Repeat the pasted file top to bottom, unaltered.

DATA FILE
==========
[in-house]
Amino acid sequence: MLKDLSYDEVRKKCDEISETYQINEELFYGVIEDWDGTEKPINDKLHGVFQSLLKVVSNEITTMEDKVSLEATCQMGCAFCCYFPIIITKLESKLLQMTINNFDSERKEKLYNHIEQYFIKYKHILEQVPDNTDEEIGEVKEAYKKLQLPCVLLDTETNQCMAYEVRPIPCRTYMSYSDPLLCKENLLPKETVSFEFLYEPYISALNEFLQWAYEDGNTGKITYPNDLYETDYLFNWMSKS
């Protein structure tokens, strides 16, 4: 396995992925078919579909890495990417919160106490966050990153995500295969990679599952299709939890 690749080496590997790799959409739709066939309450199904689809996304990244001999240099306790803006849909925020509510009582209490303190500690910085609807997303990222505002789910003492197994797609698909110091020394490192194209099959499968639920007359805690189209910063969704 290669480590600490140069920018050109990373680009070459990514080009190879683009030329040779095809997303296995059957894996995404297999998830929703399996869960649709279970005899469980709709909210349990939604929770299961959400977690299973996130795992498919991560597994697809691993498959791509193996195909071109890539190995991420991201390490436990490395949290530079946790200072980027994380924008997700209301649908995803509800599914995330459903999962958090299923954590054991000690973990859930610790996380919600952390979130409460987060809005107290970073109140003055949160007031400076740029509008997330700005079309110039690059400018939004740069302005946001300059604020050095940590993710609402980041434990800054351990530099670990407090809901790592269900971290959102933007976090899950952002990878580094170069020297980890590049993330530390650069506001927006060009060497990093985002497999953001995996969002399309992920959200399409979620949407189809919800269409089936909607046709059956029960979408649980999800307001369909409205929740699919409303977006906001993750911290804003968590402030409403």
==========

[in-house]
Amino acid sequence: MLKDLSYDEVRKKCDEISETYQINEELFYGVIEDWDGTEKPINDKLHGVFQSLLKVVSNEITTMEDKVSLEATCQMGCAFCCYFPIIITKLESKLLQMTINNFDSERKEKLYNHIEQYFIKYKHILEQVPDNTDEEIGEVKEAYKKLQLPCVLLDTETNQCMAYEVRPIPCRTYMSYSDPLLCKENLLPKETVSFEFLYEPYISALNEFLQWAYEDGNTGKITYPNDLYETDYLFNWMSKS
């Protein structure tokens, strides 16, 4: 396995992925078919579909890495990417919160106490966050990153995500295969990679599952299709939890 690749080496590997790799959409739709066939309450199904689809996304990244001999240099306790803006849909925020509510009582209490303190500690910085609807997303990222505002789910003492197994797609698909110091020394490192194209099959499968639920007359805690189209910063969704 290669480590600490140069920018050109990373680009070459990514080009190879683009030329040779095809997303296995059957894996995404297999998830929703399996869960649709279970005899469980709709909210349990939604929770299961959400977690299973996130795992498919991560597994697809691993498959791509193996195909071109890539190995991420991201390490436990490395949290530079946790200072980027994380924008997700209301649908995803509800599914995330459903999962958090299923954590054991000690973990859930610790996380919600952390979130409460987060809005107290970073109140003055949160007031400076740029509008997330700005079309110039690059400018939004740069302005946001300059604020050095940590993710609402980041434990800054351990530099670990407090809901790592269900971290959102933007976090899950952002990878580094170069020297980890590049993330530390650069506001927006060009060497990093985002497999953001995996969002399309992920959200399409979620949407189809919800269409089936909607046709059956029960979408649980999800307001369909409205929740699919409303977006906001993750911290804003968590402030409403």